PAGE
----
On Valentine’s Day this year women around the world will be dancing. One Billion Rising, a new initiative from Vagina Monologues’ author Eve Ensler, calls on women to dance their way to a future without violence.
Each year, more than a million Canadian women and girls experience violence because they are women and girls. They are beaten in their own homes; they are harassed on the street; they are raped in their dorm rooms. The human cost of that violence is beyond measure. The economic cost is not. Violence against women in Canada costs our economy more than $7 billion each year. Understanding what violence against women costs us can help us understand what we need to spend to put a stop to it. Not to mention how inadequate the current response is.
For example, last year the federal department tasked with addressing violence against women and girls, Status of Women Canada, allocated $14.2 million to organizations for that purpose. That works out to $2.45 per person, per year.
That and sixty-five cents will by you a large double double and a maple dip.
Let’s talk numbers.
Statistics Canada tracks numbers for two types of violence experienced predominantly by women: spousal violence and sexual assault. The most recent General Social Survey on violent victimization found that 2.4% of Canadians over the age of 15 reported having experienced sexual assault in the past year and 2% of Canadians with a current or former spouse reported being physically or sexually victimized by their spouse in the past 12 months.
That works out to 1,087,081 Canadians.
The survey also found that 7 out of 10 incidents of spousal violence and 9 out of 10 incidents of sexual assault were never reported and rates of reporting overall were going down. Double double that 1.1 million.
Let’s talk money.
In addition to the human cost of violence for survivors and their families, violence against women and girls costs Canada billions of dollars per year. That is “billions” with a “b.” A Justice Canada survey of the cost of spousal violence alone puts the price tag at $7.4 billion. According to Justice Canada: “Victim costs ($6.0 billion) accounted for the largest proportion (80.7%) of the total economic impact for cost items such as medical attention, lost wages, lost education, the value of stolen/damaged property, and pain and suffering.”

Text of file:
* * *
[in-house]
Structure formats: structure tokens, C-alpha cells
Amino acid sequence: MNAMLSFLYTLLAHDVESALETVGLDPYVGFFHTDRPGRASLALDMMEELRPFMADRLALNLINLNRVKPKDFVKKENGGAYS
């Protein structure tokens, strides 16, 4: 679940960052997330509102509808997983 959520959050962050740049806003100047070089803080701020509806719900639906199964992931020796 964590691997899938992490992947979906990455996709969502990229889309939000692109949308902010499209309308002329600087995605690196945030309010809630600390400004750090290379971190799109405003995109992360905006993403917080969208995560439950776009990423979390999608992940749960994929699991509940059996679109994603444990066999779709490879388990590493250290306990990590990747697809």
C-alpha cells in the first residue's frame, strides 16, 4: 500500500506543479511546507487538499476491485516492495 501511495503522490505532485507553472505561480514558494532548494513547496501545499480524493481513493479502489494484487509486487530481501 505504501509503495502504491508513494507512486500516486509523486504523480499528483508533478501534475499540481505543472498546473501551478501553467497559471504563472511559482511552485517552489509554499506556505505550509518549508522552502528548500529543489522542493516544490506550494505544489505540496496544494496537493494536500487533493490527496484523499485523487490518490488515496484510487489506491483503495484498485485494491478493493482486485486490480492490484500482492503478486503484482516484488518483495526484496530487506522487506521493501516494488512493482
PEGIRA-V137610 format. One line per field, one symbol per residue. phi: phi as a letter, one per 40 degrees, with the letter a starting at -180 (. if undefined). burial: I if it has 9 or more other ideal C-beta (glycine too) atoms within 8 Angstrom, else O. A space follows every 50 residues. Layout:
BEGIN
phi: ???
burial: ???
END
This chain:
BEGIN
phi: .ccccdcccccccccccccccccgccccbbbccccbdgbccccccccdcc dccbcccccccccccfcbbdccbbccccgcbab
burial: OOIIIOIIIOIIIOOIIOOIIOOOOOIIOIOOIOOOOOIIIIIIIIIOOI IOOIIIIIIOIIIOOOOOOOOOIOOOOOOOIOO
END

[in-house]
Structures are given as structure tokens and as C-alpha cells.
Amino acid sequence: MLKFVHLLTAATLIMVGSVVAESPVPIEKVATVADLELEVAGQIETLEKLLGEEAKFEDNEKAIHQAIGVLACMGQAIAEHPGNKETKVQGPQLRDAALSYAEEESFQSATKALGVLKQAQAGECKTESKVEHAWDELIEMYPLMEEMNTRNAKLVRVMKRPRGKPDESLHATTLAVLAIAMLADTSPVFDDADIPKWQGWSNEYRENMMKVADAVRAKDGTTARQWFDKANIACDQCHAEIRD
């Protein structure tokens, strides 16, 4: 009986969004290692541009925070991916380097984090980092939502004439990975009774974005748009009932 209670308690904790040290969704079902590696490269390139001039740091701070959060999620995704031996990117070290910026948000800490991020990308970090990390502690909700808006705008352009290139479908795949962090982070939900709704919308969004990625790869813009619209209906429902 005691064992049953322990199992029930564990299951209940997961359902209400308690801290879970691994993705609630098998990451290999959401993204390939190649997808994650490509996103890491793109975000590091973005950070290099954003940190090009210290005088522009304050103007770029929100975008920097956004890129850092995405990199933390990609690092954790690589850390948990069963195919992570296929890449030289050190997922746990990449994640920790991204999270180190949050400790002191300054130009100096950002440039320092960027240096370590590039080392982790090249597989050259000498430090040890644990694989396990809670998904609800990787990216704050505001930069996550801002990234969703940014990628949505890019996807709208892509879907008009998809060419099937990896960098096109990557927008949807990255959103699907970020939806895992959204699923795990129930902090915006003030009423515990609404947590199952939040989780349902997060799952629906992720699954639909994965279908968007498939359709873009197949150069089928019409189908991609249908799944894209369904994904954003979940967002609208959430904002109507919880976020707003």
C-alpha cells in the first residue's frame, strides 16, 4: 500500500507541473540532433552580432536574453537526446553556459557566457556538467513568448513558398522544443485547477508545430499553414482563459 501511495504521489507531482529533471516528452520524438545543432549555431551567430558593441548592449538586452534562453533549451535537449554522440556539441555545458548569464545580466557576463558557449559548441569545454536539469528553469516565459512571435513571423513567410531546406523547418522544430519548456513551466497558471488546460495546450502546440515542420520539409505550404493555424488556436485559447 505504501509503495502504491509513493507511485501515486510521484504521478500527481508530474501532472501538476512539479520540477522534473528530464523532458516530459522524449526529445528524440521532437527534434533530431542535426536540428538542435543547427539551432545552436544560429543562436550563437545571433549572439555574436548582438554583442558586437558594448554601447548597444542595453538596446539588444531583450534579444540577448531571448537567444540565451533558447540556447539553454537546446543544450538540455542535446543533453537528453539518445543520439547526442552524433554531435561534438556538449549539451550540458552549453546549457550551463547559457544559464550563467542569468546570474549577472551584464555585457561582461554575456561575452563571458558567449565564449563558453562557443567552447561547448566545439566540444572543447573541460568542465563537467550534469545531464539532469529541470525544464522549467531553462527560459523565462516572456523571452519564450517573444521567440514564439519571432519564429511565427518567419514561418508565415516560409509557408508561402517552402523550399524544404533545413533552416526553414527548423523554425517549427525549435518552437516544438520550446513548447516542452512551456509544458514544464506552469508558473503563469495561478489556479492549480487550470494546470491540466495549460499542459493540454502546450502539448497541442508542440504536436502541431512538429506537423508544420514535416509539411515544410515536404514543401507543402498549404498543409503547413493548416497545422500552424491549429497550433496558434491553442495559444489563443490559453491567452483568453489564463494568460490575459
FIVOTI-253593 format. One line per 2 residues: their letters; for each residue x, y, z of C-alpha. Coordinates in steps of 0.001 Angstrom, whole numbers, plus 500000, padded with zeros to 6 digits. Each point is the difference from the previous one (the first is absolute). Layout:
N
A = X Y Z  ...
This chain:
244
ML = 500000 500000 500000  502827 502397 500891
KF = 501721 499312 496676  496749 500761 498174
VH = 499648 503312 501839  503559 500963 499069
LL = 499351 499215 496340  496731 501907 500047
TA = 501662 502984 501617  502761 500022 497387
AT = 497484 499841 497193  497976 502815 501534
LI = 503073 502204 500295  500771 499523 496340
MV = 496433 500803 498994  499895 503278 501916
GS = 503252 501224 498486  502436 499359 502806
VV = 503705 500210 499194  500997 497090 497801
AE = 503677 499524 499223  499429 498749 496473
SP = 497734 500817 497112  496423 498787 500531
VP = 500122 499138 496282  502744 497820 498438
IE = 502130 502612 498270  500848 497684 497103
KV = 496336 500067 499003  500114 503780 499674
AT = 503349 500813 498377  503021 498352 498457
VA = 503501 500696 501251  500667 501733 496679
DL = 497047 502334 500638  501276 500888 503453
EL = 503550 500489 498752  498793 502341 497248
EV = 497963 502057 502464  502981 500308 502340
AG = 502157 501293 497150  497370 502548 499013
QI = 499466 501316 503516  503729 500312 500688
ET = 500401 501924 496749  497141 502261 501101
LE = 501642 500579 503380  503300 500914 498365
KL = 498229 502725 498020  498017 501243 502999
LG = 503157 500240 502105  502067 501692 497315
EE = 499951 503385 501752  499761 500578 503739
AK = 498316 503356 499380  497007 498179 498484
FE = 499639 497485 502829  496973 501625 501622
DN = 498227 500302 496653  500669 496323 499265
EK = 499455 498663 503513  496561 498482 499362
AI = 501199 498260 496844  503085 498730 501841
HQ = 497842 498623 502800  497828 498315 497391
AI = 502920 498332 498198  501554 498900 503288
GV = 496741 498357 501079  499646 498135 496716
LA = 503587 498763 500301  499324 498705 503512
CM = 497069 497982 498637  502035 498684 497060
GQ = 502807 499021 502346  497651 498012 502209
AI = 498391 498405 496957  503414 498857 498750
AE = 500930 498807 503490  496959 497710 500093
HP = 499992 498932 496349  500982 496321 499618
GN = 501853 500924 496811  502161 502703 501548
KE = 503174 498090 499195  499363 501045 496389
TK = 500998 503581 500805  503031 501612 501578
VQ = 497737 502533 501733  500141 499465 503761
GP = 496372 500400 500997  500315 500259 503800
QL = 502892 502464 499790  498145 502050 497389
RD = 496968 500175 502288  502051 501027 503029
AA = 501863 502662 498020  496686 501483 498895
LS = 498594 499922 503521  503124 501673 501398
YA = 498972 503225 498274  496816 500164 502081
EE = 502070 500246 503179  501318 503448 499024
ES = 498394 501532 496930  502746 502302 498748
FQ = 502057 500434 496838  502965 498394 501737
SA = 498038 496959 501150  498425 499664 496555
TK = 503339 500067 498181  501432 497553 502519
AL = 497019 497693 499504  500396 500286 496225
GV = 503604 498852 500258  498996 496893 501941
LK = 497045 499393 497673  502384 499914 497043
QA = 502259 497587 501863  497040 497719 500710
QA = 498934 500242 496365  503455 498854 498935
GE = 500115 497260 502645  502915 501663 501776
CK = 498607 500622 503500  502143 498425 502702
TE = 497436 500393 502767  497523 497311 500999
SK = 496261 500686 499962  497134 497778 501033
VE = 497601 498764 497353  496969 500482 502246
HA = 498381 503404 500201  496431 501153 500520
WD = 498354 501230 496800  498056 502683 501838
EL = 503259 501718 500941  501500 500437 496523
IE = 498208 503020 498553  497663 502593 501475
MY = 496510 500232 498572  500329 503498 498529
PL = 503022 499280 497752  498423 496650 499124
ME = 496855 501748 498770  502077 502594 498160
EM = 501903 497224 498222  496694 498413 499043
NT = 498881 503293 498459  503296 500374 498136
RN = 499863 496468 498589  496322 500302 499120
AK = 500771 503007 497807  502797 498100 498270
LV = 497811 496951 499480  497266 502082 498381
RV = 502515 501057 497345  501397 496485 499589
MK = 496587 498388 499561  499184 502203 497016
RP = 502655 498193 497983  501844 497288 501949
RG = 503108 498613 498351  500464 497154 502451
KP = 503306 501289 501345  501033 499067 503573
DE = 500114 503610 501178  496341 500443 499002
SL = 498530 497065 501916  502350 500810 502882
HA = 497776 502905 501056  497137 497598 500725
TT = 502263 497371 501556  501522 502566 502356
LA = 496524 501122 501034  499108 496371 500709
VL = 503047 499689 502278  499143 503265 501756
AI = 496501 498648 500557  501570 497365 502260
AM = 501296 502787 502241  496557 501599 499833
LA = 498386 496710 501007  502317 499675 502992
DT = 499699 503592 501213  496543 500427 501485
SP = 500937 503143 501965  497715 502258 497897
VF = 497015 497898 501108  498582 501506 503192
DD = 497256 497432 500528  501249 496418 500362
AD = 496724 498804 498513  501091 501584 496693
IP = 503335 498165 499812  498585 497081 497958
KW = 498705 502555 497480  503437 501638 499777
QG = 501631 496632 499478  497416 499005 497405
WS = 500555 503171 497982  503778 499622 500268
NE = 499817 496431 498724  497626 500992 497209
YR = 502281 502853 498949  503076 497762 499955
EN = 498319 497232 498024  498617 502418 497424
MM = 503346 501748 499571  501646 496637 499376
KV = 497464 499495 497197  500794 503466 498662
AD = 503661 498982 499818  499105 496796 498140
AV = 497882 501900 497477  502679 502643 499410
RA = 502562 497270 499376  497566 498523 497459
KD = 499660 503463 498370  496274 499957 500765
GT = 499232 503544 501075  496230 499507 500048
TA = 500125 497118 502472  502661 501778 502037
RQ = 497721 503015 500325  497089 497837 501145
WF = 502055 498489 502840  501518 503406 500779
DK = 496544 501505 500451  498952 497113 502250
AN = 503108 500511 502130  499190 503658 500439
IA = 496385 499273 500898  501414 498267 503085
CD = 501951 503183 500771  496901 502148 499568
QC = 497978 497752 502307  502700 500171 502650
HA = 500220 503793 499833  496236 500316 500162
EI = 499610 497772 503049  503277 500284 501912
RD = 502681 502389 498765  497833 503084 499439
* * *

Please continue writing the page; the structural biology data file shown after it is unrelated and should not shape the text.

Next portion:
There are no parallel studies of the cost of sexual violence in Canada. However, analysis of the economic costs of sexual violence in similar, high-income country settings indicates that they are similar to those of spousal violence. Thus, the combined costs of sexual assault and spousal violence is surely well past the $10 billion mark.
Let’s talk alternatives.
Although the federal government has named violence against women as one of its priority areas, there is no coherent federal policy addressing violence against women at the moment. Federal spending on programs that address violence against women and girls is spread out across a number of departments and agencies and amounts to just over $56 million in total. To address a problem that costs more than $10 billion dollars a year and directly affects millions of Canadians.
This is a complex problem and one that requires multiple points of intervention. However, complexity is no excuse for incoherence or a lack of coordination. Nor is it an excuse for inadequate funding. Quite the opposite.
More than a dozen countries around the world have developed national action plans to address violence against women – including governments with similar federal systems, such as Australia. The United Nations has called on all governments to have a national action plan to address violence against women by 2015. Analysis of the experiences of these countries demonstrates the effectiveness of a more coherent and coordinated strategy. They also suggest what a Canadian plan should look like.
To be effective a Canadian National Action Plan to Address Violence Against women should include:
<li>adequate human and financial resources earmarked specifically to carry out the program of action set by the plan;</li> <li>clear benchmarks for measuring progress based on the collection of data on levels of violence against women over time;</li> <li>meaningful and substantial participation by community and other civil society organizations, including adequate support for those organizations to participate in the implementation of the national action plan;</li> <li>strategies that address the specific needs and vulnerabilities of different communities (such as women with disabilities, Aboriginal women, racialized women, young women);</li> <li>initiatives to address socio-economic factors contributing to violence against women;</li> <li>policies that work to prevent violence against women and policies that work to respond to survivors of violence.</li>
Next month, a delegation of provincial and federal government representatives will attend the annual meeting of the United Nations Commission on the Status of Women – the theme of which is violence against women. Here’s hoping they come back with a plan. Billions of dollars and millions of Canadians are counting on it.